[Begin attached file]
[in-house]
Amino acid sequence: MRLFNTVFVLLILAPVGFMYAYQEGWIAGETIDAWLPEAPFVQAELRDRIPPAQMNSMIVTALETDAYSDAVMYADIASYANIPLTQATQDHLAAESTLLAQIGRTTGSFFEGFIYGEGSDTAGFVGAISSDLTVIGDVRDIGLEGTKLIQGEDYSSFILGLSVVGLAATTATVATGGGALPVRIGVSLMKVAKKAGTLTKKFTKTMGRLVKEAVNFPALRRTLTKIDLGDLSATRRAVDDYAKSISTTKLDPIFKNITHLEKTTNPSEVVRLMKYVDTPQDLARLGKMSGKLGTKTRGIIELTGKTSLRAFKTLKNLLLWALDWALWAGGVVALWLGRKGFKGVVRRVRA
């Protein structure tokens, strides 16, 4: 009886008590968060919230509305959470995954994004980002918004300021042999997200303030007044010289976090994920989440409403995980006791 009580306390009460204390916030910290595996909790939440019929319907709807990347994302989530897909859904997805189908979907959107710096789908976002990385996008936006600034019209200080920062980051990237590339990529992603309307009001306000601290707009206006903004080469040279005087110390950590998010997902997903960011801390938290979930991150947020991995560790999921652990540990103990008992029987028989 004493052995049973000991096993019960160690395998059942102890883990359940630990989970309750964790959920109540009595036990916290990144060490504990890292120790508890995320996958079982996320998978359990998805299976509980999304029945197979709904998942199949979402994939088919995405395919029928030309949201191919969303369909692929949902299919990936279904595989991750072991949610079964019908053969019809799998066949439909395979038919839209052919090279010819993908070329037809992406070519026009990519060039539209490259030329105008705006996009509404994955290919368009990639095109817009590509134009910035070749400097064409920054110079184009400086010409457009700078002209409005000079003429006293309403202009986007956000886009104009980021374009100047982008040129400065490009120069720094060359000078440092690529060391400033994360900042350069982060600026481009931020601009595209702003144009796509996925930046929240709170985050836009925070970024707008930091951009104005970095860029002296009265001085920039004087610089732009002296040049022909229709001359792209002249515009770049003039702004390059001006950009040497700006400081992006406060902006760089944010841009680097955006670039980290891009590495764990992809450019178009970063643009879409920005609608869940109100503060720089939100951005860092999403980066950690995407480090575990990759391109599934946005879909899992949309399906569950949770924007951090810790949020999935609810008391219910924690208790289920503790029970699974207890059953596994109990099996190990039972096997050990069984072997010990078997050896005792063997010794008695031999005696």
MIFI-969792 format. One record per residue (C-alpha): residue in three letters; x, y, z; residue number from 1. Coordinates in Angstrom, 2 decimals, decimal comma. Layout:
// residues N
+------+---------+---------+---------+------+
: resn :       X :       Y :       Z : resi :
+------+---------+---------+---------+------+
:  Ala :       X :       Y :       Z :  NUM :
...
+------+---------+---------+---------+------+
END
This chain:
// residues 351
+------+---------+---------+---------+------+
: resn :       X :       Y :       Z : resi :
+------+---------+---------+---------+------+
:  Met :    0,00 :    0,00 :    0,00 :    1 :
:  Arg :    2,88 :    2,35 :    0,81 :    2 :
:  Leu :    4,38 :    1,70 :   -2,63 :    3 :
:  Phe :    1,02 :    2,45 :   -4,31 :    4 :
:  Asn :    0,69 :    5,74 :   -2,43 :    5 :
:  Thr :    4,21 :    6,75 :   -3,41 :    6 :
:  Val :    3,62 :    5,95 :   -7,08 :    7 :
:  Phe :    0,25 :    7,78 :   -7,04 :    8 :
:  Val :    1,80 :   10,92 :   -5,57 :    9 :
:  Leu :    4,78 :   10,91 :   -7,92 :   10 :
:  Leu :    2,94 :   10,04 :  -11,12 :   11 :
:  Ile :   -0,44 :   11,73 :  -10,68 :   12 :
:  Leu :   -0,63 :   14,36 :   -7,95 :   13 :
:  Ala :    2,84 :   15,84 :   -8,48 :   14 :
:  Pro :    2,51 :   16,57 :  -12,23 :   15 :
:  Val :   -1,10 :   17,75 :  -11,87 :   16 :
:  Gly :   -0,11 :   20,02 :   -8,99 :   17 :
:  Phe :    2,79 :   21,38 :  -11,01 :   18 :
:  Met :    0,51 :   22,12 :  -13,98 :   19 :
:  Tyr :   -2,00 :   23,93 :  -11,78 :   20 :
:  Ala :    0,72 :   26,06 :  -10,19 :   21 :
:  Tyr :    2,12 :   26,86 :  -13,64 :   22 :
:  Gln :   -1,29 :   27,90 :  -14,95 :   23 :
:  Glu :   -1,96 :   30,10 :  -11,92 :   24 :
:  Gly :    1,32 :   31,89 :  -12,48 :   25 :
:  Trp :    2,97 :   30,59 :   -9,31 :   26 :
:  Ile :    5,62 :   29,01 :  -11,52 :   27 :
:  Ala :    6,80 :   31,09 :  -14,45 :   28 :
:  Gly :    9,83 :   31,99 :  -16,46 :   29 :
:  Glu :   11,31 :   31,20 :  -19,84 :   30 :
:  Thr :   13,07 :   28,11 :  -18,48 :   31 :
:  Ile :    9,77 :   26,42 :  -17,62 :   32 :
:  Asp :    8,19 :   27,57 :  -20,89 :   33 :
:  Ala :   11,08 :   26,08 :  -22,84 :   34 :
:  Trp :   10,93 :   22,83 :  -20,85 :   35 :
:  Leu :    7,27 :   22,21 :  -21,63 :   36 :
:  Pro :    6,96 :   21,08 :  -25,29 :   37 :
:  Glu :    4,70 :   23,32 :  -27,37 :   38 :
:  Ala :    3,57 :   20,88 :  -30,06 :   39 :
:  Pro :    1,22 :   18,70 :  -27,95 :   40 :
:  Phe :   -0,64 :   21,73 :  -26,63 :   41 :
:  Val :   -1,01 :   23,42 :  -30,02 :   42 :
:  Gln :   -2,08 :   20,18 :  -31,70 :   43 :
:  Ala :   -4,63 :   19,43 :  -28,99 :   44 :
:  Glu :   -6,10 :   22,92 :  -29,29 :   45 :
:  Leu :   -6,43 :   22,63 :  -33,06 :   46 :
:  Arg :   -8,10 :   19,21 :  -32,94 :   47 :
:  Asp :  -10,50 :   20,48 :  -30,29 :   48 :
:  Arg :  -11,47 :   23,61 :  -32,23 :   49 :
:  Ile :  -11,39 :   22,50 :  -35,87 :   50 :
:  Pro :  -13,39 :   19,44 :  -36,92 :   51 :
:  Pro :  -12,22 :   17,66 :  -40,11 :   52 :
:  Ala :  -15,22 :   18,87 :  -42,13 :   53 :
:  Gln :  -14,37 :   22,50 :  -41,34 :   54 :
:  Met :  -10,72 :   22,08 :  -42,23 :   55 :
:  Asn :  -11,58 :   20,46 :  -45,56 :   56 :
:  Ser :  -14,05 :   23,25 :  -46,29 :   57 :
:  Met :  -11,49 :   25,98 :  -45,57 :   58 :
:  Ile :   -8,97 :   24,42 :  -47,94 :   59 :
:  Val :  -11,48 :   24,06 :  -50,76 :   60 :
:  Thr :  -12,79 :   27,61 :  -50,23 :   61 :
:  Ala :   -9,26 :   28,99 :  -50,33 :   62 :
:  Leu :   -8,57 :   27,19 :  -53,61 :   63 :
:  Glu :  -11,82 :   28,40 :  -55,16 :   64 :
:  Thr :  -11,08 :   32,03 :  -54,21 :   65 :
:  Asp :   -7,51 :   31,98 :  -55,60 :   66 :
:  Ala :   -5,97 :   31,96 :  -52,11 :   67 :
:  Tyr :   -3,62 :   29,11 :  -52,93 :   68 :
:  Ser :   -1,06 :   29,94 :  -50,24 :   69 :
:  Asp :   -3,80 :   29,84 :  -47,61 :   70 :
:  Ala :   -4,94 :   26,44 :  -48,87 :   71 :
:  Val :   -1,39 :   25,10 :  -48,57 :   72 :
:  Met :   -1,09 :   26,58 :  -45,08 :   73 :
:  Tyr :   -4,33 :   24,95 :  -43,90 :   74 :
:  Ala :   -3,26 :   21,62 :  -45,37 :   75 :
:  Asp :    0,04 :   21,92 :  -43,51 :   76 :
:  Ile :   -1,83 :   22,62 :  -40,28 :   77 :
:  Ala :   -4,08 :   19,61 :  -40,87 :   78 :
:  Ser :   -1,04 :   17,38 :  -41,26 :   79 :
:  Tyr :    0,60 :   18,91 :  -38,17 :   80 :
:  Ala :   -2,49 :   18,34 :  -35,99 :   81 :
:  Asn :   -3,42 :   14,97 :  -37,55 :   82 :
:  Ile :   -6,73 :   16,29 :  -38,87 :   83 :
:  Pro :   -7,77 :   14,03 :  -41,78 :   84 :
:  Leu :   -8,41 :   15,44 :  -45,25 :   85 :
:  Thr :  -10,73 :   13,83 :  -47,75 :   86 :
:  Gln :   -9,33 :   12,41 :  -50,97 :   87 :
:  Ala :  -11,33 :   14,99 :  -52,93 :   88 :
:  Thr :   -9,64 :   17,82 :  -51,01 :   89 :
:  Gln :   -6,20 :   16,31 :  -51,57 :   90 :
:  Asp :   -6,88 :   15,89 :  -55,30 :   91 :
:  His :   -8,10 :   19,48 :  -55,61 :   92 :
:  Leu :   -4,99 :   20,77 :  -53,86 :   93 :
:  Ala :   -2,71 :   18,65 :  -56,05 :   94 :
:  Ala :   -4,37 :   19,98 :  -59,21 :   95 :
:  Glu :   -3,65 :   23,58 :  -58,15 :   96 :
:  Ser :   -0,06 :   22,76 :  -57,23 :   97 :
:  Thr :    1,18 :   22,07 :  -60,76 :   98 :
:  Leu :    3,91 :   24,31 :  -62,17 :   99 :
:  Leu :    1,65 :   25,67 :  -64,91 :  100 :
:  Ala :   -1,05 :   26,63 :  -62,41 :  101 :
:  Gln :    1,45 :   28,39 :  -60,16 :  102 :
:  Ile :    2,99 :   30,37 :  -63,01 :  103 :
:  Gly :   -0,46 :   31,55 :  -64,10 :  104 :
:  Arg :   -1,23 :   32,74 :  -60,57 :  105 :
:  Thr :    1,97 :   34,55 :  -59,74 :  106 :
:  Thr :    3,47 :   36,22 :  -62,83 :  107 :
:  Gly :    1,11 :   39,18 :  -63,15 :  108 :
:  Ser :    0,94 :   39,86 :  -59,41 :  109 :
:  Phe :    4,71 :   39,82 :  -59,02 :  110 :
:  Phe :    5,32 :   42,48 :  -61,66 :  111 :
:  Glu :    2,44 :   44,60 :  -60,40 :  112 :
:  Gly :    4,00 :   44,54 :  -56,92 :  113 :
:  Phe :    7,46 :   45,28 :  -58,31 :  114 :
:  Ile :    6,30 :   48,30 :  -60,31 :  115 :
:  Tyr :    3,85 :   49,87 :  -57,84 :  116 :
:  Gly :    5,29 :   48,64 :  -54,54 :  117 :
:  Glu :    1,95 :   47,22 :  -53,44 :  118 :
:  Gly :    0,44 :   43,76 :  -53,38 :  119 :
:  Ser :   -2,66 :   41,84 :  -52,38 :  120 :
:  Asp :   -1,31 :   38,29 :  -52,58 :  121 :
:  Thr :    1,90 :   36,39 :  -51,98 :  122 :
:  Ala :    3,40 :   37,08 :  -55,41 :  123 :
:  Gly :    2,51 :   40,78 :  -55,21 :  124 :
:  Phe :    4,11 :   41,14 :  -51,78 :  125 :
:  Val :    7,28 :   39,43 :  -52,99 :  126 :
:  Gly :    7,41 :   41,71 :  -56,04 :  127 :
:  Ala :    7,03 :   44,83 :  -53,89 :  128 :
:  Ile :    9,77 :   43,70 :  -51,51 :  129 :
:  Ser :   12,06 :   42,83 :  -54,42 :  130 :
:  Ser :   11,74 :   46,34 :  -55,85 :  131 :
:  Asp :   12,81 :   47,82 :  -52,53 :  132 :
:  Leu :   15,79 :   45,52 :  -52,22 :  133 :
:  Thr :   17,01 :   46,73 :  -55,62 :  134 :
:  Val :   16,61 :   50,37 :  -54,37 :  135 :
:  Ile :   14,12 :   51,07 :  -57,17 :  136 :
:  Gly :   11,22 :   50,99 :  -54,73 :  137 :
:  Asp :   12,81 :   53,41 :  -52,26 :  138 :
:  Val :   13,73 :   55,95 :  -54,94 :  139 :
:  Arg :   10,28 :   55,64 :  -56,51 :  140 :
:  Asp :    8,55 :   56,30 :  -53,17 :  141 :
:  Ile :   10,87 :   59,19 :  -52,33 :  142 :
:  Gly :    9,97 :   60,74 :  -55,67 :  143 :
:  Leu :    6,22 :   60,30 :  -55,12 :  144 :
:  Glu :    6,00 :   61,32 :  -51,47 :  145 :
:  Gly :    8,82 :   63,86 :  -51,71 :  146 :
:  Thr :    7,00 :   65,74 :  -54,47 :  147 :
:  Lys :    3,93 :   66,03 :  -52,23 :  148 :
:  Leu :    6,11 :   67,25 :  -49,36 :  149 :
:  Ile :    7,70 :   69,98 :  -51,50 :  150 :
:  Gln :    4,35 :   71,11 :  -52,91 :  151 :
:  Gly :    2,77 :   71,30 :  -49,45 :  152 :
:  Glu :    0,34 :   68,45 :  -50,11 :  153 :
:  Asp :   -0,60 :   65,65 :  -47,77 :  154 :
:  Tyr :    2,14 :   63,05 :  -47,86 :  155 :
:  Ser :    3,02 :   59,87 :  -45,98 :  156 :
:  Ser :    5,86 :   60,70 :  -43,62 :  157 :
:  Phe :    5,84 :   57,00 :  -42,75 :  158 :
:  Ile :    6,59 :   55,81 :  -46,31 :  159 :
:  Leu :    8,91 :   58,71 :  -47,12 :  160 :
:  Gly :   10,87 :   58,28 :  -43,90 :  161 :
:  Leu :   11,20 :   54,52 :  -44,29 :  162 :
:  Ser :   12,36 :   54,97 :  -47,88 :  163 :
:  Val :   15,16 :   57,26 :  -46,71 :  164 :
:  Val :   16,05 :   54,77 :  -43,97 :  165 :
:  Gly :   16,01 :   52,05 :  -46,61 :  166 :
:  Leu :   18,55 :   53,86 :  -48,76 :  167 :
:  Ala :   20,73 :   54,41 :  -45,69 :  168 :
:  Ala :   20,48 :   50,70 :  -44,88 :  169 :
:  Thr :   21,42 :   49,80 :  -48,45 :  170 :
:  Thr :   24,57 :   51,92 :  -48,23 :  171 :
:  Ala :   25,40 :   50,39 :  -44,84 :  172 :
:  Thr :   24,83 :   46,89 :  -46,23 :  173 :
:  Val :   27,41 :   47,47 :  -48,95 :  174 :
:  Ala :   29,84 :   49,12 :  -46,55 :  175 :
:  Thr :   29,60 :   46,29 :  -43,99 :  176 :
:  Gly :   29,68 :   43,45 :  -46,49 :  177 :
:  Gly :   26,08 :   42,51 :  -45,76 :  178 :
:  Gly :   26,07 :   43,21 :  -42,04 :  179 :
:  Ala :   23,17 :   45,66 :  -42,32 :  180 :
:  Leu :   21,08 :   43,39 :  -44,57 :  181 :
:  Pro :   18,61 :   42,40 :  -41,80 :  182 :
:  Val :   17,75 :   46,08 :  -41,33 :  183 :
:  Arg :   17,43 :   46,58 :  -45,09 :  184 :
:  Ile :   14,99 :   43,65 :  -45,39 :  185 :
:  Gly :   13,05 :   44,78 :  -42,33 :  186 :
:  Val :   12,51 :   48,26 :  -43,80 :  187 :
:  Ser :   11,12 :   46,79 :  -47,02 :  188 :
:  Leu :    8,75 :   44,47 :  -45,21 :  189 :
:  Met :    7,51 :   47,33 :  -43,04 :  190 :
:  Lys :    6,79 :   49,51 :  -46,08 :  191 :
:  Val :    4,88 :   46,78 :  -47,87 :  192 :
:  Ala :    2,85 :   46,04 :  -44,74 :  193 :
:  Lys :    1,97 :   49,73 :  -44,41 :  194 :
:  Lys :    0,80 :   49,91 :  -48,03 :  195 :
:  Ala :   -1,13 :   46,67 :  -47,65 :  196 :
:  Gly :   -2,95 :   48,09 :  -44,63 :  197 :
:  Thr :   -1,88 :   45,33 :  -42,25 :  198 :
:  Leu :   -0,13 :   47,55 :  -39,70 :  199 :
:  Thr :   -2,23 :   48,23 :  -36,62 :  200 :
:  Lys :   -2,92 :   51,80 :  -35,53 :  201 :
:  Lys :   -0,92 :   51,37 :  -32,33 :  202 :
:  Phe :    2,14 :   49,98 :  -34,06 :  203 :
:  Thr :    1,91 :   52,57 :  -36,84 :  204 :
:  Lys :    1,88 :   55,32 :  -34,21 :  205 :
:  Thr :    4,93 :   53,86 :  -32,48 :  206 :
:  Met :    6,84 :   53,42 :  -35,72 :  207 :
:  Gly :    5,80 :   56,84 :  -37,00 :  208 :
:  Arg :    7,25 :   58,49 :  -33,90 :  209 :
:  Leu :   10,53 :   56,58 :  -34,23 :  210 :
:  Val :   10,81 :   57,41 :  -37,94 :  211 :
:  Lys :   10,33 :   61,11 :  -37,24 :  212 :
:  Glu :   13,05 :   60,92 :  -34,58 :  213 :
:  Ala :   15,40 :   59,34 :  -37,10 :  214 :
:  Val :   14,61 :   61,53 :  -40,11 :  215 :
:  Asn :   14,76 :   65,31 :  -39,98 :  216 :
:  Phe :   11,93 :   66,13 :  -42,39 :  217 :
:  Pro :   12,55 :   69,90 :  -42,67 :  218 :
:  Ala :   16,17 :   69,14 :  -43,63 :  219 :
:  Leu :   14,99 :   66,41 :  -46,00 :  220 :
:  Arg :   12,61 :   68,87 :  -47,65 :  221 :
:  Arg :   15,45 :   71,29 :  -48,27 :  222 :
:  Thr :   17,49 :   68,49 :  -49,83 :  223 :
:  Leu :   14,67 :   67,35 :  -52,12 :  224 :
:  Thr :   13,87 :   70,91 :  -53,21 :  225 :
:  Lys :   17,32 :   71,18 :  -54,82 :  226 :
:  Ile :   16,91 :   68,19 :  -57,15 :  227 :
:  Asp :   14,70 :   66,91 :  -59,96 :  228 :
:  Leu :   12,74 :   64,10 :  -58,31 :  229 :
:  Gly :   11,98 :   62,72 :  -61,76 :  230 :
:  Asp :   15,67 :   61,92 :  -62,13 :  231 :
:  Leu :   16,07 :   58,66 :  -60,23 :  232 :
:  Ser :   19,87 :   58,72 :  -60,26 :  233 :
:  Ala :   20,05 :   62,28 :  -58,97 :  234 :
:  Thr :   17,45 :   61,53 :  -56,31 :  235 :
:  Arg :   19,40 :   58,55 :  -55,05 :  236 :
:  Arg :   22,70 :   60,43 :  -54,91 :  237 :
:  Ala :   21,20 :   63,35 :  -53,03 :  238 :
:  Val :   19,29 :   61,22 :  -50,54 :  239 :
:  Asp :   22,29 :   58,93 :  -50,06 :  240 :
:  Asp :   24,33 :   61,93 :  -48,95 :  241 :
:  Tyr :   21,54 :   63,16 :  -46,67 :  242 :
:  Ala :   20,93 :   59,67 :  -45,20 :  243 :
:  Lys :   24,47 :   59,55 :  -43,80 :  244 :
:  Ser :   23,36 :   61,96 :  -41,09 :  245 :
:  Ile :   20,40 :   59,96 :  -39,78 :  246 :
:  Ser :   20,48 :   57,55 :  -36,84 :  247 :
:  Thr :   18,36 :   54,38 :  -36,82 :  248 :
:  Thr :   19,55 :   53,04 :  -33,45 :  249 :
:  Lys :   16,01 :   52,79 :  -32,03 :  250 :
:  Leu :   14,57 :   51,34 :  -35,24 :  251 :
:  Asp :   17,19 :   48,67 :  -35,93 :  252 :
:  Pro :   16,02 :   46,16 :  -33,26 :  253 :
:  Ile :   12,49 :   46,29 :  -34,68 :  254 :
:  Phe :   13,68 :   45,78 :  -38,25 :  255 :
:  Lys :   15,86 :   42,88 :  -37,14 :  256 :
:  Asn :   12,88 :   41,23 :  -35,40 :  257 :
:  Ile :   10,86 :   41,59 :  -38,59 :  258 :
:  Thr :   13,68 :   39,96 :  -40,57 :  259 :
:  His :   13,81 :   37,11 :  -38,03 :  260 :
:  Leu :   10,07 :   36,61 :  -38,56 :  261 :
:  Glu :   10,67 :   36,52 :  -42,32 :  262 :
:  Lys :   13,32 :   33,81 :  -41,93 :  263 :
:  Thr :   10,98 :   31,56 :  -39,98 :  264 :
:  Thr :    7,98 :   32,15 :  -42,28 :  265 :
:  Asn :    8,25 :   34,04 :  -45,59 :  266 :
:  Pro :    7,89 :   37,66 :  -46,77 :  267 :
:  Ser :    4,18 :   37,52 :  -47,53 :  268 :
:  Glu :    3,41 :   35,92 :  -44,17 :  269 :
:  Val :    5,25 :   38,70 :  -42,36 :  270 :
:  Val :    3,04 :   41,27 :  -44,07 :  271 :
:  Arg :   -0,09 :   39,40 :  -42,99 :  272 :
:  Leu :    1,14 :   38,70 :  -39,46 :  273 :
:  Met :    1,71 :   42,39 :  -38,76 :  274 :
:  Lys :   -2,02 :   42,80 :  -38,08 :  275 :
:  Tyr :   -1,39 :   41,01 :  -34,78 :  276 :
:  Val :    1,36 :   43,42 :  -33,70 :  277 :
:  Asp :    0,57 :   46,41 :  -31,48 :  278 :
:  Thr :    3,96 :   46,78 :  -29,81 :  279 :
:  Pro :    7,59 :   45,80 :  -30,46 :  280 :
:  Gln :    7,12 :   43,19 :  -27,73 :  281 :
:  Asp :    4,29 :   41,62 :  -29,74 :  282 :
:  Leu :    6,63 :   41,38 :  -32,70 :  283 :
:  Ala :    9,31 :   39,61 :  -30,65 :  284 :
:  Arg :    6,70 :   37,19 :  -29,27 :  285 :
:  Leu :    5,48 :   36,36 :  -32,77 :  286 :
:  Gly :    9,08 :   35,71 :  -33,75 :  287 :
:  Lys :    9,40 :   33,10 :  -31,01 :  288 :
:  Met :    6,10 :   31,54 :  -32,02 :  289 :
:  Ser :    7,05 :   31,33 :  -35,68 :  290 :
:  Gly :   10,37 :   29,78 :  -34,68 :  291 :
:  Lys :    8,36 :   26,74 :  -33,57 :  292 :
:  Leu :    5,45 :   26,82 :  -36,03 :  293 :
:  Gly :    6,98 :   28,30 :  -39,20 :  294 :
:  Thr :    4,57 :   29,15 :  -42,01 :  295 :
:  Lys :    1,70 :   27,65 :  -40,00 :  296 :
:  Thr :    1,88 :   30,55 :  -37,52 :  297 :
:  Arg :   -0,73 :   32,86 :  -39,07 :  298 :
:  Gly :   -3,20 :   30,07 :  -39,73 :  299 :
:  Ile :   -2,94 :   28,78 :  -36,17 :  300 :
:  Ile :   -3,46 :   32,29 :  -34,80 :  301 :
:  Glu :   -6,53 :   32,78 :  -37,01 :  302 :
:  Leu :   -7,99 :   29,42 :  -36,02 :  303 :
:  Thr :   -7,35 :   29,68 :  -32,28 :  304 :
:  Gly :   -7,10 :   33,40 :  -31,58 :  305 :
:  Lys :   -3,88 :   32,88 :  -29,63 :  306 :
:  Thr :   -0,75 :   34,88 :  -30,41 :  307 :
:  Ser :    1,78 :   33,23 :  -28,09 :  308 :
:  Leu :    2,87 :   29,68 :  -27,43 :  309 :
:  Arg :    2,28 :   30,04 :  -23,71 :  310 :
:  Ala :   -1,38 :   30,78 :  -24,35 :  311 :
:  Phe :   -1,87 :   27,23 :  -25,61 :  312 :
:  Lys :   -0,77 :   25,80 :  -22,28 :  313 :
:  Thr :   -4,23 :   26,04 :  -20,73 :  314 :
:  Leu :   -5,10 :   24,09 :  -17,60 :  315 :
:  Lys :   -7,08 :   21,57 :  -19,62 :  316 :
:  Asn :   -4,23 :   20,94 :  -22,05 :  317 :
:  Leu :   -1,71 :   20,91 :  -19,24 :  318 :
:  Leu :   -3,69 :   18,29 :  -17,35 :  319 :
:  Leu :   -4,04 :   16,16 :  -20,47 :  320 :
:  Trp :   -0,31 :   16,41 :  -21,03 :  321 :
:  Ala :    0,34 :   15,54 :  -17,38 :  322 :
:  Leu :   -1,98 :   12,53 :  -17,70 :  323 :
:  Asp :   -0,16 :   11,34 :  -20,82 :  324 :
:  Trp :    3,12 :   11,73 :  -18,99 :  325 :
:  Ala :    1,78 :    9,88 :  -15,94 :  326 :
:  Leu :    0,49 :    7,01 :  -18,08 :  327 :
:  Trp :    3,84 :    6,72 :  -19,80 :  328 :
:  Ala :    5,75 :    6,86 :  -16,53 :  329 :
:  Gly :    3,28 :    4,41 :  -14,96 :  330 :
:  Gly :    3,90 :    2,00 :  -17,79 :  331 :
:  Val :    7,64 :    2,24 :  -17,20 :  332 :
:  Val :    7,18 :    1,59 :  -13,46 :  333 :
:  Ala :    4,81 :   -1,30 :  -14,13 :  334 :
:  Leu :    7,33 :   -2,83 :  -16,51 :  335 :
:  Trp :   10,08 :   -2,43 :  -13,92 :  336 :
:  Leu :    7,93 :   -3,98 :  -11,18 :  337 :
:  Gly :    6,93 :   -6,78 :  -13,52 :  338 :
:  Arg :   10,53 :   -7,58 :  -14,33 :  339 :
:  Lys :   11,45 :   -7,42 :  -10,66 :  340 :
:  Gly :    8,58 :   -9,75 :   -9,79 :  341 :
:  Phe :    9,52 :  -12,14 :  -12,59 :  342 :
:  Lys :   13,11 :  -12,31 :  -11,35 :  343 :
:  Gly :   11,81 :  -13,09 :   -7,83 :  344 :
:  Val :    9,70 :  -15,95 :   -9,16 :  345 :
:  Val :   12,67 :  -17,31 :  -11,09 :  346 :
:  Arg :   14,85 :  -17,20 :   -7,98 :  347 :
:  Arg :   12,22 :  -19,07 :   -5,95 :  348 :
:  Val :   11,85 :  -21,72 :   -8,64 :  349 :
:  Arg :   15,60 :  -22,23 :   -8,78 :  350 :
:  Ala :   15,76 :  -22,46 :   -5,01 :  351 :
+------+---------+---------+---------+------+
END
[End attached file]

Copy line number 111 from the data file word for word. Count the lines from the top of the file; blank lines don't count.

:  Ala :   -2,71 :   18,65 :  -56,05 :   94 :